Overview: Ah, the 1990's. Who can forget the period in time when all B-movies tried to promote "soft science" as much as possible? In case you're not familiar with the concept of "soft science", here's a quick rundown of the entire notion:
1) There are bugs and animals in the world.
2) There are chemicals and toxic waste in the world.
3) Combing elements 1 and 2 will result in producing a horrible mutant who's immediate concern is killing or at least critically molesting the majority of the human race.
Directed By: Clark Brandon, 1993.
The Case For: Many rednecks dying.
The Case Against: Head villian is so ugly that merely seeing him will cause your children to be born with horrible scars.
Nothing says "quality" like a good redneck ass examination.
You may remember famous examples of soft science from literary classics such as "The Incredible Spiderman", "The Amazing Spiderman", "Peter Parker: Man of Mystery", "The Incredibly Amazing Spiderman", and "The Moderately Intelligent and Somewhat Physically Appealing Spider Man", all of which taught us that mysterious toxic waste does remarkable things, none of which include fatally poisoning you. The B-movie industry picked up on this idea and ran with it as far as they could, delivering gems like "Ticks" and that one film where the fire-spitting moths flew into women's hair and caused them to flame up quicker than a plastic K-Mart Christmas tree. I can't think of that movie's name offhand, as my initial guess of "Please Duck or At Least Wear a Hat, Ladies, Because Here Comes The Fire-Spitting Moths of Terror!" doesn't seem to be an actual film (according to the IMDB).
Well forget about wussy mutant killer insects like ticks, moths, and, to a lesser degree, storks, because there's a new genetic freak in town! August Entertainment, who's name must refer to the entire amount of time it takes them to produce one of their movies, delivers up the steaming stinkwad "Skeeter", a film which proves that a little lovin' and generous amounts of toxic waste is all nature needs to start racking up a body count larger than Russia's national debt.
"Skeeter" begins its inevitable parade of awfulness by introducing some intensely exciting footage of trucks driving through the night. Sometimes the trucks drive to the left of the screen, other times they drive to the right. On rare occasions they drive TOWARDS the camera which would probably be very frightening if you were watching this on a large screen television. Then again, if you're able to afford a large screen television, you probably have enough sense to stay away from renting a film revolving around mosquitoes that prey on rednecks. The movie soon reveals that these illegal trucks are transporting illegal toxic waste to be illegally stored in an illegal cave. It's an ultra hush-hush, top secret operation, so they avoid drawing any attention to themselves by driving a caravan of approximately 500 trucks in rapid procession to the dumping grounds. You know, it's one of those "publicly secret" operations. Nobody would suspect a thing! The waste dumping is handled by an intensely ugly man, who I suspect was put in the movie just so he could prepare us for the barrage of charismatic failure that the main villain delivers.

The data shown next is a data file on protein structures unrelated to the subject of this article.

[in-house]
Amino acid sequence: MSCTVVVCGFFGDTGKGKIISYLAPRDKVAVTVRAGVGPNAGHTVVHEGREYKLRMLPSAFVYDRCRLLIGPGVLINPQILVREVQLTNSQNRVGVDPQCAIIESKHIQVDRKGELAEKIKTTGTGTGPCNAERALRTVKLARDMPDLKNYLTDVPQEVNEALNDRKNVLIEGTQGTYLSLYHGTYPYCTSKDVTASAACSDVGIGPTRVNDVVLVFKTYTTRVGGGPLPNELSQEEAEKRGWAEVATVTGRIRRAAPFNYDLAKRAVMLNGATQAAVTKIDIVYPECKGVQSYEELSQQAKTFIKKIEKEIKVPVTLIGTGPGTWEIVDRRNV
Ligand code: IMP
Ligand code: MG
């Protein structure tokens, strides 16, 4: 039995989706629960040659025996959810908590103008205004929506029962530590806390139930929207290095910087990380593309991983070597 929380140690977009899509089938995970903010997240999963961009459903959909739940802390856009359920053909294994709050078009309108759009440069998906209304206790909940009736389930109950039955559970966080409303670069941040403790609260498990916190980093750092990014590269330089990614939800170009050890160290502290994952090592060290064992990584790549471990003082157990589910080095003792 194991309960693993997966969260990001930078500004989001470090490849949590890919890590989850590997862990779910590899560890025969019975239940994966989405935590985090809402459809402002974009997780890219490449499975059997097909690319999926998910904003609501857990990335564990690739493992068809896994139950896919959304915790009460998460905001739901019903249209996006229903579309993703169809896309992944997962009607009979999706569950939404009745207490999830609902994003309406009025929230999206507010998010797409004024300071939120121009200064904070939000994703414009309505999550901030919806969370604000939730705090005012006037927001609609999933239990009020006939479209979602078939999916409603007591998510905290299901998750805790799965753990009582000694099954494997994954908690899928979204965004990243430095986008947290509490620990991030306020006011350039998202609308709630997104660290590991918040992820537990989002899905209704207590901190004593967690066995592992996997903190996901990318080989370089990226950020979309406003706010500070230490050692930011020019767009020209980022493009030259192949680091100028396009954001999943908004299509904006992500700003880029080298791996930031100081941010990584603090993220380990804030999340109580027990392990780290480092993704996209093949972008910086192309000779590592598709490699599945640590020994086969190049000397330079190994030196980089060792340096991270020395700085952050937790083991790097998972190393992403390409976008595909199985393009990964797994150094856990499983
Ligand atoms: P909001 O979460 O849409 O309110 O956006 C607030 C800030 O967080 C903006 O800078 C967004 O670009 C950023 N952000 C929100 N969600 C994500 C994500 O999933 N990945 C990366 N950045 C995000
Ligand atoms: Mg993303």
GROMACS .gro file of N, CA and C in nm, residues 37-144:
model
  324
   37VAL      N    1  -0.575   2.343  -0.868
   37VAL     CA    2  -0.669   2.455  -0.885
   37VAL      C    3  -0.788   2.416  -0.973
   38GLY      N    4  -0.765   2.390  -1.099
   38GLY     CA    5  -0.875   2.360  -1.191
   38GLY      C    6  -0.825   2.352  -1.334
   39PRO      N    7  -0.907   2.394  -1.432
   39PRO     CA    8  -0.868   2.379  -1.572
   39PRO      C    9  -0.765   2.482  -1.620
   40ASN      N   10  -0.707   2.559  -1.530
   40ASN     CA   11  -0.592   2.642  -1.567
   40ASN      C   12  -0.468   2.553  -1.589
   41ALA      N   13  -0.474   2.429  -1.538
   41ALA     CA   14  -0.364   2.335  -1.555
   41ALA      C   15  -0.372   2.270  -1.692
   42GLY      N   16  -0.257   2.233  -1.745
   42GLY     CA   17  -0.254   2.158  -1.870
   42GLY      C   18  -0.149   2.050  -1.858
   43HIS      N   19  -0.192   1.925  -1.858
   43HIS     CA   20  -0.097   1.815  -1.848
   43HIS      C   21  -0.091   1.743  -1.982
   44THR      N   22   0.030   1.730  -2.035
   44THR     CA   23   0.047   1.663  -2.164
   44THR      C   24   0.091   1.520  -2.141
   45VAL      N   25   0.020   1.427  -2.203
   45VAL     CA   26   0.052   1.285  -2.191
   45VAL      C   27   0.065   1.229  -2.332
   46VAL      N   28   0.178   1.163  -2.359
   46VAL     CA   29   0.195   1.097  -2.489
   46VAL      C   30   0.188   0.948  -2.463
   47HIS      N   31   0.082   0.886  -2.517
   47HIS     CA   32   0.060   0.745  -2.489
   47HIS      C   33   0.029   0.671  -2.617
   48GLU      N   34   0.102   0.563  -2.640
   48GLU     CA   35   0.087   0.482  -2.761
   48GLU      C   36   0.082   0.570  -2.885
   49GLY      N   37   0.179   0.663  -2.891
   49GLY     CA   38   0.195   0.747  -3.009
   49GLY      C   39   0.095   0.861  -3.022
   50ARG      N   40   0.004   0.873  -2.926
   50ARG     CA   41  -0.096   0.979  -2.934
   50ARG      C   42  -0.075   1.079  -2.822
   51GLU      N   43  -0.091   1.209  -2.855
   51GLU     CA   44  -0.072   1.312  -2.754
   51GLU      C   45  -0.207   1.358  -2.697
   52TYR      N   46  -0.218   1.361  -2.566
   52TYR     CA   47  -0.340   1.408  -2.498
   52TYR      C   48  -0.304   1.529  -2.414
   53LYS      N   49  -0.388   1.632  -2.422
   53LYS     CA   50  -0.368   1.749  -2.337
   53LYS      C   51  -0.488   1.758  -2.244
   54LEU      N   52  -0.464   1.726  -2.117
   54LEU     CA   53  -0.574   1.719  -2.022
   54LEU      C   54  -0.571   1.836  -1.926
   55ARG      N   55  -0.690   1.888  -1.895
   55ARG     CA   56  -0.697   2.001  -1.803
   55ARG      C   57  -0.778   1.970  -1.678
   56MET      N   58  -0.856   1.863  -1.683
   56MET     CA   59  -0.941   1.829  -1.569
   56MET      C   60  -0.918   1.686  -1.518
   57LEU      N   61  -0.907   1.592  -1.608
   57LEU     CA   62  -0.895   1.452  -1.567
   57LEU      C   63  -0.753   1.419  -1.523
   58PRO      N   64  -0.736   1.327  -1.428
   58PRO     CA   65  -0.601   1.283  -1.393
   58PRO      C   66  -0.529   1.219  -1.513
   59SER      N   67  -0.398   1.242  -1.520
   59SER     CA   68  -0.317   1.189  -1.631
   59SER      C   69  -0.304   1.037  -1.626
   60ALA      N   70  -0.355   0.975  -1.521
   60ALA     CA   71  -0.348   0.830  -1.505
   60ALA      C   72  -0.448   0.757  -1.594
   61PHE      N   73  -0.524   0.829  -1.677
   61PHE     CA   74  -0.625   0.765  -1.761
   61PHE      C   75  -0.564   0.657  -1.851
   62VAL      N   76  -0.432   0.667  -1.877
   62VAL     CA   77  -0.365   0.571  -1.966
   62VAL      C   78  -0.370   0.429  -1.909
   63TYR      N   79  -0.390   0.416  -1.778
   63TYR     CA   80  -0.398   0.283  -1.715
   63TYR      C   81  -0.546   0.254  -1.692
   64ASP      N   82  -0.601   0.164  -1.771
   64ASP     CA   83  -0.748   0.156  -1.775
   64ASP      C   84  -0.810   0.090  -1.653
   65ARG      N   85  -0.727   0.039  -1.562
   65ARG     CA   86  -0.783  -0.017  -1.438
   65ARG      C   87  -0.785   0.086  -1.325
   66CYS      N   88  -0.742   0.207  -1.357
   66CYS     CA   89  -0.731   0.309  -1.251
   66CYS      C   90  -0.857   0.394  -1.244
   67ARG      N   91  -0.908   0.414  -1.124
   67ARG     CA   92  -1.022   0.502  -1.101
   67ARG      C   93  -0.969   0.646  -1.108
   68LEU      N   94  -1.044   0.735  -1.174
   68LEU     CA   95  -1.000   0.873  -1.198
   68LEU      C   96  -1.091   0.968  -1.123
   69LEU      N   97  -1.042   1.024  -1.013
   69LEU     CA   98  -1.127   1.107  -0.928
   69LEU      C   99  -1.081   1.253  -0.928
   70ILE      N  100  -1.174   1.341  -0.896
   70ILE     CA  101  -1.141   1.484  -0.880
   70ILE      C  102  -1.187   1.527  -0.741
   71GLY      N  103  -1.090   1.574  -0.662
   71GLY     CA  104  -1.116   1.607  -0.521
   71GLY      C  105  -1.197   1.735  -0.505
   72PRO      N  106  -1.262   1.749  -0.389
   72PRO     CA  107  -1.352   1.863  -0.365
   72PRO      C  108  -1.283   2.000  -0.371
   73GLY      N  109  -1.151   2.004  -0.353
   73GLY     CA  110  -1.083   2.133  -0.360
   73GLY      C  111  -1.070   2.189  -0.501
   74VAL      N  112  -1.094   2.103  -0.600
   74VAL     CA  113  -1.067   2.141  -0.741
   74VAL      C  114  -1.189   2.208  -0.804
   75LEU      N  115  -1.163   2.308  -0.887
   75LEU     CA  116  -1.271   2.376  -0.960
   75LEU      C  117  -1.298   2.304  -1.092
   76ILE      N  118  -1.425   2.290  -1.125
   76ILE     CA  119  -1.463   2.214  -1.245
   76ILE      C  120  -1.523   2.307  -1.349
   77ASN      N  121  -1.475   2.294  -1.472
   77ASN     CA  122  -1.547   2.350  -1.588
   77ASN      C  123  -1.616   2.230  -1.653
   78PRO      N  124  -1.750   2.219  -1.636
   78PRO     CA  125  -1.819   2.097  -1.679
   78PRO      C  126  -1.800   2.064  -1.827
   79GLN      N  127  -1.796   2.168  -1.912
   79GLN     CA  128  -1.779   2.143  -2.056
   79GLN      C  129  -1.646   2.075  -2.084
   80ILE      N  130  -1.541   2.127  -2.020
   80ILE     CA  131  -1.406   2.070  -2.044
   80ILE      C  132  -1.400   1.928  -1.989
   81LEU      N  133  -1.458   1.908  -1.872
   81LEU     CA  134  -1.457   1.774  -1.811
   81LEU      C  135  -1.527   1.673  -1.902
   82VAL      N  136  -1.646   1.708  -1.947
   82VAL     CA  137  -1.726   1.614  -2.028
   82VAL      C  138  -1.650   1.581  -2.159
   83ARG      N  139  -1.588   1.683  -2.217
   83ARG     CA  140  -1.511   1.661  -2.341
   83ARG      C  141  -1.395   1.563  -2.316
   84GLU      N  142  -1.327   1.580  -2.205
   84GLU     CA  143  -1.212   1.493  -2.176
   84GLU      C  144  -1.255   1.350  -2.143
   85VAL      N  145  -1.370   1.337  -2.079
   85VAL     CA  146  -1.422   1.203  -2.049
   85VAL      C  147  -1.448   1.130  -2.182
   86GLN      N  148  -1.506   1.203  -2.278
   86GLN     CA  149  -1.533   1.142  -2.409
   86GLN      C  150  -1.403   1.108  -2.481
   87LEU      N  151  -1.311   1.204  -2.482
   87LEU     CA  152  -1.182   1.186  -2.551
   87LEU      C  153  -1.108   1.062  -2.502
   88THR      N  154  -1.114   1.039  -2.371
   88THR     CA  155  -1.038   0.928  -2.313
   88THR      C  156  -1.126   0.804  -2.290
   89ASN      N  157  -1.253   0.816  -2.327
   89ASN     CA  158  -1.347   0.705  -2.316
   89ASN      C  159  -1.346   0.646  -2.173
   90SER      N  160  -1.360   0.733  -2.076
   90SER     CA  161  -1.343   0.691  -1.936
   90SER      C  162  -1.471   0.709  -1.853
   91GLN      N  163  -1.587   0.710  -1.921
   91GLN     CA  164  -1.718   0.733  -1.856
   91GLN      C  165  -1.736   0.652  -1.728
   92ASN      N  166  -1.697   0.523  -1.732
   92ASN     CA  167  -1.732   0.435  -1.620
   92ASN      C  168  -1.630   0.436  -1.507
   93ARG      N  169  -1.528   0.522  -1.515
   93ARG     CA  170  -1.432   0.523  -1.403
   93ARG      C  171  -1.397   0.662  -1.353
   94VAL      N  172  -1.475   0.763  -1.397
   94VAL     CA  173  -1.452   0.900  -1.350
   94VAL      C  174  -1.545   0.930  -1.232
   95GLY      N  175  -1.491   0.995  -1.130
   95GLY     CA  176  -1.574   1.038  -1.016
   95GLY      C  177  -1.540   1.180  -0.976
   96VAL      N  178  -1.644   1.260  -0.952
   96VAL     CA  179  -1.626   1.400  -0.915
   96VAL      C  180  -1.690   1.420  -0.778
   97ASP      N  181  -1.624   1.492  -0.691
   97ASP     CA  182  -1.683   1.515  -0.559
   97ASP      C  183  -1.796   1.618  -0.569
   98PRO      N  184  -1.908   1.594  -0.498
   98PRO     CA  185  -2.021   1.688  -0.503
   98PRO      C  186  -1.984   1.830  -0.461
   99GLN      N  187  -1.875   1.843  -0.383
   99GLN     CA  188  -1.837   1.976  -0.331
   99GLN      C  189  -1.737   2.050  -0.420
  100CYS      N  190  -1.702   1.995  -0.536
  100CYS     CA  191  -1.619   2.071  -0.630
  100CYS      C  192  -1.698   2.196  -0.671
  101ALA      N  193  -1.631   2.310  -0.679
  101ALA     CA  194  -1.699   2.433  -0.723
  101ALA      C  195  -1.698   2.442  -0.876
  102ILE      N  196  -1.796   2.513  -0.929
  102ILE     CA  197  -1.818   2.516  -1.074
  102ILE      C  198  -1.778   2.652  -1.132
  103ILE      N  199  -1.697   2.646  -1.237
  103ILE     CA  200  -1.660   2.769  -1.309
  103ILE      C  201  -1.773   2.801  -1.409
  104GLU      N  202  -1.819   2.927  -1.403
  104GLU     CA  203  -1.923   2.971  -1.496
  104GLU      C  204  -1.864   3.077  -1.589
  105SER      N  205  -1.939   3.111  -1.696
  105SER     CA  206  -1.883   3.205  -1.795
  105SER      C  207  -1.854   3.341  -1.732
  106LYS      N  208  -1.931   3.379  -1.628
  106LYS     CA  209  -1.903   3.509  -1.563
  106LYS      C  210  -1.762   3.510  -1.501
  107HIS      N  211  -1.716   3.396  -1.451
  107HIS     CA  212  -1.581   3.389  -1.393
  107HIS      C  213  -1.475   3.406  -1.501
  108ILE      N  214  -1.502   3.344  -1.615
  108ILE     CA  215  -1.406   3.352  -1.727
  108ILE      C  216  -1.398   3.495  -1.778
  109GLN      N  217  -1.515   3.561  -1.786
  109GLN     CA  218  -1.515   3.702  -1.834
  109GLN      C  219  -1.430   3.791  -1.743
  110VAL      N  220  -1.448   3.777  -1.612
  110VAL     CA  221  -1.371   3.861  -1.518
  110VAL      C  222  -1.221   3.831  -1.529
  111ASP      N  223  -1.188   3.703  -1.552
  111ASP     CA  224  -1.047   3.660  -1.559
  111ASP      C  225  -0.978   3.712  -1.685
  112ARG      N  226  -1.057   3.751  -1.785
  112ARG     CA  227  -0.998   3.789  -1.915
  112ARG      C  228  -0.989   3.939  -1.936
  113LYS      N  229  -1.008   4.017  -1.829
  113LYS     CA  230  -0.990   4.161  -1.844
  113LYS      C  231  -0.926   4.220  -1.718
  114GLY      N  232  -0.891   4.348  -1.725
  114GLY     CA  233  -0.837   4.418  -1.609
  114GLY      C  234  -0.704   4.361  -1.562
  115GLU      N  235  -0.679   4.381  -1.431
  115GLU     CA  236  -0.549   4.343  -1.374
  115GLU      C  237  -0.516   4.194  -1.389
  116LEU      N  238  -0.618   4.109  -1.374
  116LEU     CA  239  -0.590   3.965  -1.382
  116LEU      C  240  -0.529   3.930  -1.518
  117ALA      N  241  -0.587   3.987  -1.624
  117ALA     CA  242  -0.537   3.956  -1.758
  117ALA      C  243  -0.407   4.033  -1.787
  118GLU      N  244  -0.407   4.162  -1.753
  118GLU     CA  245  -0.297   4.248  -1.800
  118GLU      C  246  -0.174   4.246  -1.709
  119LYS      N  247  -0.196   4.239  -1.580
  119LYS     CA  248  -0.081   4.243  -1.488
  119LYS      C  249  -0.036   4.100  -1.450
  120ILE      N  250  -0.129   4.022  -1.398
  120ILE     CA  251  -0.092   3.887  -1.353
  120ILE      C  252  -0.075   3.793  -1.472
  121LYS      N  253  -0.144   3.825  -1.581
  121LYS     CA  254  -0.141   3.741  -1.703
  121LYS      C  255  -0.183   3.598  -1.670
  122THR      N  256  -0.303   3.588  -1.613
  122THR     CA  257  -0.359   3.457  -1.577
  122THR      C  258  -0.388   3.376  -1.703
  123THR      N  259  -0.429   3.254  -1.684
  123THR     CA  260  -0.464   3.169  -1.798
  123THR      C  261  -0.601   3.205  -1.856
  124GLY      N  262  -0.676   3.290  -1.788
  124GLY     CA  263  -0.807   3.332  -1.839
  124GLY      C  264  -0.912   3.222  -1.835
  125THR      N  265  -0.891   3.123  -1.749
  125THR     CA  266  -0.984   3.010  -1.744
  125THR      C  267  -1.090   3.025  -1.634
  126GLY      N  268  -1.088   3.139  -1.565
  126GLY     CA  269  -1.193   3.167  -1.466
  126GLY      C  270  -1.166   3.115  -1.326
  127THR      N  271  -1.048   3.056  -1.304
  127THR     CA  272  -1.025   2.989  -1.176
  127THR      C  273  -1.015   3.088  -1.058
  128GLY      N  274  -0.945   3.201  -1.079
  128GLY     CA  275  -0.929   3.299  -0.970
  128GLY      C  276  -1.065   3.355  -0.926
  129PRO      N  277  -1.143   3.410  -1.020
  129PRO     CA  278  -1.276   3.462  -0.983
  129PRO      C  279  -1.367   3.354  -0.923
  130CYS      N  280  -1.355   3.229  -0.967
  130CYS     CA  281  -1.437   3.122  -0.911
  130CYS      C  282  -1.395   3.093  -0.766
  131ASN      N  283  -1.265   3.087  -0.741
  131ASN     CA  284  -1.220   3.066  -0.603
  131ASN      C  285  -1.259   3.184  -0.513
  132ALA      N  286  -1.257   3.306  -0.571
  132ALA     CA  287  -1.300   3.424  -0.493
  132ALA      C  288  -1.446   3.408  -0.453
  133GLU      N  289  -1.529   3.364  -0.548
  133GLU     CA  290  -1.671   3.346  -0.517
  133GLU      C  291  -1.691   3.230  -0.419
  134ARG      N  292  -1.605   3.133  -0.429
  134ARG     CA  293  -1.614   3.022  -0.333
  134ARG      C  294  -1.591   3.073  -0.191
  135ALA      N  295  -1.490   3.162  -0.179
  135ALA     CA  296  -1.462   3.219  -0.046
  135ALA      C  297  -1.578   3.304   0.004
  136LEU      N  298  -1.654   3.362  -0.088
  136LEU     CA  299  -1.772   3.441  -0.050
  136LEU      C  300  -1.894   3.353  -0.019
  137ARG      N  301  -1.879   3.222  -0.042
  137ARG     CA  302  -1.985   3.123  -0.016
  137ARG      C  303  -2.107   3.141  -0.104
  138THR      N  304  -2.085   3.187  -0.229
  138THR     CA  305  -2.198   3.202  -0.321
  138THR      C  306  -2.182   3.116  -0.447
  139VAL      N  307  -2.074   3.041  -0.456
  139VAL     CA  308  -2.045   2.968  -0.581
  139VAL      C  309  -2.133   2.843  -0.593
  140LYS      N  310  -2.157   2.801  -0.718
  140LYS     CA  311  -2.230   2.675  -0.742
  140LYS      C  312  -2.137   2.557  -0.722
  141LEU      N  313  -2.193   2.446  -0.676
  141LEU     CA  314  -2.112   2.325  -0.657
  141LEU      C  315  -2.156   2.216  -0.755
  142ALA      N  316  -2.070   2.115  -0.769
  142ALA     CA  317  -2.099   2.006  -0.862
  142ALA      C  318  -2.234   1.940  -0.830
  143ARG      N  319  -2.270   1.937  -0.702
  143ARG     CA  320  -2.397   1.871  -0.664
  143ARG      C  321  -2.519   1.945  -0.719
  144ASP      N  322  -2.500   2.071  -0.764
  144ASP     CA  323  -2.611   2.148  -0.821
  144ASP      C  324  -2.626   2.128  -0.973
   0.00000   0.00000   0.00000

Cut to the next day. A fine piece of white trash is screaming and stumbling out of the previously seen cave. He jumps on his motorbike and peels away, fleeing from some horrible, flying, unseen entity that is chasing him. The movie never shows what was following him, so I'll assume it was one of those robots that bump you around from the Apple IIC game, "Airheart". Apparently the sheer terror of being chased by this creature is enough to cause the idiot to drive off a cliff, so he proceeds to do exactly that. Perhaps the robot bumped him off the road, I don't know.
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The Amazonians value combat prowess and purity of spirit. By wrestling half naked, they pay homage to both virtues by displaying their battle-forged bodies while preserving as much modesty as their society deems necessary. The gelatin in which they wrestle is symbolic of the fluid nature of battle, a concept the Amazonians call ‘akgor-gra.’
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